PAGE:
HOW PEOPLE LIVE WITH COLOR BLINDNESS

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Color blindness or color vision deficiency makes it difficult for a person to distinguish between some colors, such as between red and green, or between blue and yellow. If you are color blind, you will still be able to see color. However, your perception of color will be different from that of people with normal vision. This perception can generate frustrations and problems when performing daily tasks that depend on knowing what color certain things are.

Approximately 4% of the population has some form of color blindness.
Color blindness affects 1 in 12 men and 1 in 200 women.
About 8% of all men are color blind.
About 0.5% of all women are color blind.
Red-green color blindness is the most common type of color blindness.
Color blindness is inherited in most cases. However, it can be acquired as a result of trauma, accident, aging, drug or alcohol abuse, the side effects of medications, or the use of chemicals.
There is no cure for color blindness.

What are the symptoms of color blindness?

There are a few ways to recognize that you have color blindness.

If a person has trouble distinguishing between red and green.
If a person has trouble distinguishing between blue and yellow.
If a person has the inability to distinguish between different shades of specific colors.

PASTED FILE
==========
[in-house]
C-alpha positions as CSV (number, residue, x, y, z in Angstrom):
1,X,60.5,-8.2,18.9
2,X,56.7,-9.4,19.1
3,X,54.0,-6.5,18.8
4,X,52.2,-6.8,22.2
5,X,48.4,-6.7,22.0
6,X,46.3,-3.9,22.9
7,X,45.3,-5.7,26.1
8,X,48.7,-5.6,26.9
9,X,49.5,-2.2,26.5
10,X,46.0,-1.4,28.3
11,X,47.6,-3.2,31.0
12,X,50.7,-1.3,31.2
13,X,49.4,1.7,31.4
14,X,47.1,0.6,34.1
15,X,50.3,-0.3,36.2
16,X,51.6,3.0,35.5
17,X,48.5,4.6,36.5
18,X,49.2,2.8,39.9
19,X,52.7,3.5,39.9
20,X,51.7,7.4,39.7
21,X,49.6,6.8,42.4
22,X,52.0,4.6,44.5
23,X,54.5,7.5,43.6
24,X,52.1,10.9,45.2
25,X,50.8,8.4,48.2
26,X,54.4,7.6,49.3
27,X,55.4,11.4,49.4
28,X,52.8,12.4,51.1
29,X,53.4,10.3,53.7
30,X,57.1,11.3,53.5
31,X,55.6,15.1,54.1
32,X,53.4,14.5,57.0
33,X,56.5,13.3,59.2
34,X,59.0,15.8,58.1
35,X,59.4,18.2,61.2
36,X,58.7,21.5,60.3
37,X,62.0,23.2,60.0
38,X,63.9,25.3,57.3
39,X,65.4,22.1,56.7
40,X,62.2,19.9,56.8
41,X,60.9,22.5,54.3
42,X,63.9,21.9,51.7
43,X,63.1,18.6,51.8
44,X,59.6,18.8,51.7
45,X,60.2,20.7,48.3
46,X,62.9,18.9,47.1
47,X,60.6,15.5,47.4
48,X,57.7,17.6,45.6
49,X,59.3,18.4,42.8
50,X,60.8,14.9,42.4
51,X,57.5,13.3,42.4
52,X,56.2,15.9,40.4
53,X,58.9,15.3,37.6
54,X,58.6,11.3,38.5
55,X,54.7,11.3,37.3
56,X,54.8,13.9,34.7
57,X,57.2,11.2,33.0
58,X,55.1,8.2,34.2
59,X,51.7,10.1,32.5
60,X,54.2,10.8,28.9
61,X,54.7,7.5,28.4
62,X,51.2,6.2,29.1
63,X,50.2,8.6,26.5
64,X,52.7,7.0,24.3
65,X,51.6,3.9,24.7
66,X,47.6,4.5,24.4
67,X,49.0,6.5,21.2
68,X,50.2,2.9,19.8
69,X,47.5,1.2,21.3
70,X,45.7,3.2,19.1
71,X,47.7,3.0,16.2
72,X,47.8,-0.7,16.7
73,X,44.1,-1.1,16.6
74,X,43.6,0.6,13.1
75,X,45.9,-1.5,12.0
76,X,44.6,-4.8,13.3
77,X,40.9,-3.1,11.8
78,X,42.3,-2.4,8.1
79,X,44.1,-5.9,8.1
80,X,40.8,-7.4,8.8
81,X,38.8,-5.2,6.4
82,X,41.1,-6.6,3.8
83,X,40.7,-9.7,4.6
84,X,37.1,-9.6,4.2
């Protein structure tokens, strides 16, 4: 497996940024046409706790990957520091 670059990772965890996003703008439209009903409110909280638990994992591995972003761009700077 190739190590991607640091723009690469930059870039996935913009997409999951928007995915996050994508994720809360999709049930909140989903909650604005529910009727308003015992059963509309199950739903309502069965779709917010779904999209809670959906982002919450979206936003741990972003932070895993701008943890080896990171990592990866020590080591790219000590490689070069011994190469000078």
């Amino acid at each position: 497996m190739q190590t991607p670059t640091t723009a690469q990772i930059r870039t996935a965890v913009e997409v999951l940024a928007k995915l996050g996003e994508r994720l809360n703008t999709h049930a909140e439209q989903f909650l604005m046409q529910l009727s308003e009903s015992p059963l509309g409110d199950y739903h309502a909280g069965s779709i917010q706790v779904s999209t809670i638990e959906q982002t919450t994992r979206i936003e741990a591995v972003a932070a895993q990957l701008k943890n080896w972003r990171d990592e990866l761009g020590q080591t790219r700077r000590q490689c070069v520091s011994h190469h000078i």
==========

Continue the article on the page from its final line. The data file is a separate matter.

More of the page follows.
If people frequently tell you that the color you are seeing is not wrong.

An eye test by a qualified optometrist can quickly diagnose color blindness.

Difficulties faced by people with color blindness

Sight is the most critical sense. 90% of all information is received by sight, 5% by hearing, 2% by touch, 2% by taste, and 1% by smell.

The lack of information received due to color blindness slows or prevents understanding. Lack of understanding creates a slower reaction time to information and generally reduces a person’s quality of life.

Naming color comes naturally to most people and doesn’t require much thought. You look and you know what color it is. Color nuances can be easily identified. Robin’s egg color correction glassesĀ 
blue is different from navy blue. Tomato red is different from cherry red. The colorblind person, however, is not that good at naming color. Due to their limited color spectrum, colors tend to be closer to each other. First, you must decide which category a color belongs to: red, yellow, green, blue, black, or white. What do you do with colors like orange, purple or pink?

Home life
Simply getting dressed in the morning and choosing matching colors can pose a problem for someone with color blindness.

Cooking can be difficult for someone with a color vision deficiency. If you can’t tell the colors, it can be difficult to tell when some foods are cooked enough or when fruits are ripe.

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